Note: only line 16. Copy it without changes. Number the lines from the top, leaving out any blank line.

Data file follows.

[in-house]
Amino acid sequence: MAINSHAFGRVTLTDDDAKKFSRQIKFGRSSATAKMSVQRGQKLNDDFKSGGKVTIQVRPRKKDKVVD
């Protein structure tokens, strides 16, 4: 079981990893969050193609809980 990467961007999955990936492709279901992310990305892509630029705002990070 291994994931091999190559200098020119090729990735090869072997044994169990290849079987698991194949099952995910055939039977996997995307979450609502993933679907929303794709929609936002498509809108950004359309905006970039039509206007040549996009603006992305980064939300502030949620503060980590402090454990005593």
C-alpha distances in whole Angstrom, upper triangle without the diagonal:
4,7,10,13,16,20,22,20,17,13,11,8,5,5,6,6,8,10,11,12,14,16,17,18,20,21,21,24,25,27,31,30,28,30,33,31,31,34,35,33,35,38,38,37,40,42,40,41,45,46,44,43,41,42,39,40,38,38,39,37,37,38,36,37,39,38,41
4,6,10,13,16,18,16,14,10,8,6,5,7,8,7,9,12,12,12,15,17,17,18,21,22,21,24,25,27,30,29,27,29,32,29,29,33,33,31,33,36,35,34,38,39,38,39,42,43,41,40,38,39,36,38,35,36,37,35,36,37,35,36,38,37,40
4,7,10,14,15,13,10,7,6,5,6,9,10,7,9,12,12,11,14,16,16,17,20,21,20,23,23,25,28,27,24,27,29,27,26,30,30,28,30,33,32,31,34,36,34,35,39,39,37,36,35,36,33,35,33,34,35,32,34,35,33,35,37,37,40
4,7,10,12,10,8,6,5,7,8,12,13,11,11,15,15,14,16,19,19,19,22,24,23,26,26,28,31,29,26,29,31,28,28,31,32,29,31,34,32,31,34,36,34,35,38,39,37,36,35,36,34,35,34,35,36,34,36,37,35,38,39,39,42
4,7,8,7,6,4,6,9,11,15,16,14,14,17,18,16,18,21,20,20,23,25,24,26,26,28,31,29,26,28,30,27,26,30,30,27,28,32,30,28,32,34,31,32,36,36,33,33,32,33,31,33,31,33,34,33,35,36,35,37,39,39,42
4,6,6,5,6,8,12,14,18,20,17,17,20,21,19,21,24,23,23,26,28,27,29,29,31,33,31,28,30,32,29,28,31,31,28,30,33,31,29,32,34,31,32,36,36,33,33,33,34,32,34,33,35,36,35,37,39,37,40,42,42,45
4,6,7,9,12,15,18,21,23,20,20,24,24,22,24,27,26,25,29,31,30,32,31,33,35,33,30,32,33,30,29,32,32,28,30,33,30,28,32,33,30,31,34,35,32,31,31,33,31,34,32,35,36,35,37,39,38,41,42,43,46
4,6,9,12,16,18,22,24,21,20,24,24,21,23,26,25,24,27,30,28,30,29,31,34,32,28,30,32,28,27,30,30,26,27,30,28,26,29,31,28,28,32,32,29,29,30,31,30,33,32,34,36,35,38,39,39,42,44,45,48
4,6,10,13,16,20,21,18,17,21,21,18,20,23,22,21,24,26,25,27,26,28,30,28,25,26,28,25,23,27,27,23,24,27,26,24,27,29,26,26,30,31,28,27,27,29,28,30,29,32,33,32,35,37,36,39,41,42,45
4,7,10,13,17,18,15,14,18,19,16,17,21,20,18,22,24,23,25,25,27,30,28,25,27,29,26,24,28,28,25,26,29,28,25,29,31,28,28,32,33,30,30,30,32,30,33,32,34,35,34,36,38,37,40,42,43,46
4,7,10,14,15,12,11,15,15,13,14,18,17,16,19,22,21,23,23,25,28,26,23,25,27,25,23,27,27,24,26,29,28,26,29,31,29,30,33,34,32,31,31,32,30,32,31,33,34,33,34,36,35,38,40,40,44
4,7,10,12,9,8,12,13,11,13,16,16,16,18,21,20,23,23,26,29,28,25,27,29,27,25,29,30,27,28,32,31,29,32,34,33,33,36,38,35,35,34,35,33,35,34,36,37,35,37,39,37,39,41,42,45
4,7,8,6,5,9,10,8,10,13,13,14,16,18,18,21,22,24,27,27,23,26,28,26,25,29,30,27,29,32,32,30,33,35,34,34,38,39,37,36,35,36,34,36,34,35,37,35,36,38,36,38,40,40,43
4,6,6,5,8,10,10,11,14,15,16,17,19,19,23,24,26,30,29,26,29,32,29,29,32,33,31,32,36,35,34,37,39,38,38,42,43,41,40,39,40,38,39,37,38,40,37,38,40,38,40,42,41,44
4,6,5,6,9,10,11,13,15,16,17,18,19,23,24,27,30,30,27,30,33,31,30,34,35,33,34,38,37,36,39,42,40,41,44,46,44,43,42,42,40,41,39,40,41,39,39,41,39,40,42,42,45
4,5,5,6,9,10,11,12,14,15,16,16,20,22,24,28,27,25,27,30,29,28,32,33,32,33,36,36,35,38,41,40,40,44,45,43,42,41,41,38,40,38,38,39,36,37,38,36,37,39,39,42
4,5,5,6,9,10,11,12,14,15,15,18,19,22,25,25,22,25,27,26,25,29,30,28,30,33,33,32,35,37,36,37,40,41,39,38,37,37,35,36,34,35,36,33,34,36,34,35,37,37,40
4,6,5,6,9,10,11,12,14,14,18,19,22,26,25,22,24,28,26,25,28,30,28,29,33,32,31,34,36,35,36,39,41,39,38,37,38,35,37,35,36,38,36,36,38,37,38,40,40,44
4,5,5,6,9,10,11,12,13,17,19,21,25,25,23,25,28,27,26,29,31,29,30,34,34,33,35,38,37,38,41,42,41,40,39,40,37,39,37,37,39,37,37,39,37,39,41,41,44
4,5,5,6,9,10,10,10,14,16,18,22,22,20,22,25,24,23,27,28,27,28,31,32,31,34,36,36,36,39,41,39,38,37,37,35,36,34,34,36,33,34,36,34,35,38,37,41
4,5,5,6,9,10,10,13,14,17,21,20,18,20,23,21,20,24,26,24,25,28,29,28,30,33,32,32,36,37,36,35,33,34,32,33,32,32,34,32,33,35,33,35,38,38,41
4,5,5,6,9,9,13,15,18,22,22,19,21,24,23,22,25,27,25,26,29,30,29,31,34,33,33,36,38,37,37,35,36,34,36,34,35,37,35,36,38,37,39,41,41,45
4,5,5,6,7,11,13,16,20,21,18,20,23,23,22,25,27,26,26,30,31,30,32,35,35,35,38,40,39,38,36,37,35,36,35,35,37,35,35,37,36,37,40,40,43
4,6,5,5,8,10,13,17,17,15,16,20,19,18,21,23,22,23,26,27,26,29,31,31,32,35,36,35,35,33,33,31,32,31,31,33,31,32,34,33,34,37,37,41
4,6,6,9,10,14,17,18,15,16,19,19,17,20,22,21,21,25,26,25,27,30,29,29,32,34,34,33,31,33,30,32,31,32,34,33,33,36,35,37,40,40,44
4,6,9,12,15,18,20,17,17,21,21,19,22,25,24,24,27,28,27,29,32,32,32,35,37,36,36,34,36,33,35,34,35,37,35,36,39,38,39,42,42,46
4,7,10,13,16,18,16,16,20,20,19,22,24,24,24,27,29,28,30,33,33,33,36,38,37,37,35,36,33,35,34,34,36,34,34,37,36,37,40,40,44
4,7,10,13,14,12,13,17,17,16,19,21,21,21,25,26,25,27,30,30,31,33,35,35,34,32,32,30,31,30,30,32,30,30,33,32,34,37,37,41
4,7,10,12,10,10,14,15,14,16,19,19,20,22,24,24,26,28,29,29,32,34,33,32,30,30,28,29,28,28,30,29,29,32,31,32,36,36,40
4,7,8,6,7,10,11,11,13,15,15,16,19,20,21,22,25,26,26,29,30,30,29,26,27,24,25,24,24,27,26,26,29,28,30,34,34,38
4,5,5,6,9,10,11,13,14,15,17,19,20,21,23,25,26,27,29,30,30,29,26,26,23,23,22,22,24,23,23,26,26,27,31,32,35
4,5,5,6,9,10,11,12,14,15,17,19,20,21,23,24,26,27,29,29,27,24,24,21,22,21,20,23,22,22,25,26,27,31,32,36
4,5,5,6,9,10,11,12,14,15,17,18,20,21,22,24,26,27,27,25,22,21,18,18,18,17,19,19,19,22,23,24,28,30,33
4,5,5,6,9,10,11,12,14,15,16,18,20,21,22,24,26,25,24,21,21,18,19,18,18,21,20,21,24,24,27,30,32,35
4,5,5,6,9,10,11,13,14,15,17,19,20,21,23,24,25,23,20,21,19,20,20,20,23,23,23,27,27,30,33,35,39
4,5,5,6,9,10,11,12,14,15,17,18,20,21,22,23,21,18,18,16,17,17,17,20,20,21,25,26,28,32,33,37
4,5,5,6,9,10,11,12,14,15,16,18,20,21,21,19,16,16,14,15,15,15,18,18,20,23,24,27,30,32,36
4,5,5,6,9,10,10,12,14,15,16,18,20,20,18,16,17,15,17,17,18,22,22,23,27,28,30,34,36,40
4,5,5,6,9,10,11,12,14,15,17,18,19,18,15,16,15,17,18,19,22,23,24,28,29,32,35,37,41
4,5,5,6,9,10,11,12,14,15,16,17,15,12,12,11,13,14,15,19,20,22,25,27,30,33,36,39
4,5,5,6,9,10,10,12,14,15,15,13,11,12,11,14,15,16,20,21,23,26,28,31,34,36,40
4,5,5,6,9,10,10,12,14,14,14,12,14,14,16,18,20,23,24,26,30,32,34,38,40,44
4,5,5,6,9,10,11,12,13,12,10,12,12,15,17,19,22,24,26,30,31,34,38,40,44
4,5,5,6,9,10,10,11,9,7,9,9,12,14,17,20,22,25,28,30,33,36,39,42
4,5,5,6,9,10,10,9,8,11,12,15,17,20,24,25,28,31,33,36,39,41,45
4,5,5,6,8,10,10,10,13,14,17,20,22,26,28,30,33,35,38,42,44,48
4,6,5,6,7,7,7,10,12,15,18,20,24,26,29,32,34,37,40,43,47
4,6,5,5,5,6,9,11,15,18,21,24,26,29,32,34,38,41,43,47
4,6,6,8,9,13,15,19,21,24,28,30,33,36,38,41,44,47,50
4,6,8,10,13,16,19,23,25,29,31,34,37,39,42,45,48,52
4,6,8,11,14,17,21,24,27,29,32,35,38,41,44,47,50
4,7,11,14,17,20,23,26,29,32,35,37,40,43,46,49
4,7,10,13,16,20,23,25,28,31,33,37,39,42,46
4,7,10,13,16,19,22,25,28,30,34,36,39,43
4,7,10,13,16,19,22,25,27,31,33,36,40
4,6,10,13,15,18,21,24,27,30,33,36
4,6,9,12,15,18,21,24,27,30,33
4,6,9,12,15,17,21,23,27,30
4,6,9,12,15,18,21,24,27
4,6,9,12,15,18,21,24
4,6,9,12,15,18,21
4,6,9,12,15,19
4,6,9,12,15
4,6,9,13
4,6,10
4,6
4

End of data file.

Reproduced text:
4,7,10,12,9,8,12,13,11,13,16,16,16,18,21,20,23,23,26,29,28,25,27,29,27,25,29,30,27,28,32,31,29,32,34,33,33,36,38,35,35,34,35,33,35,34,36,37,35,37,39,37,39,41,42,45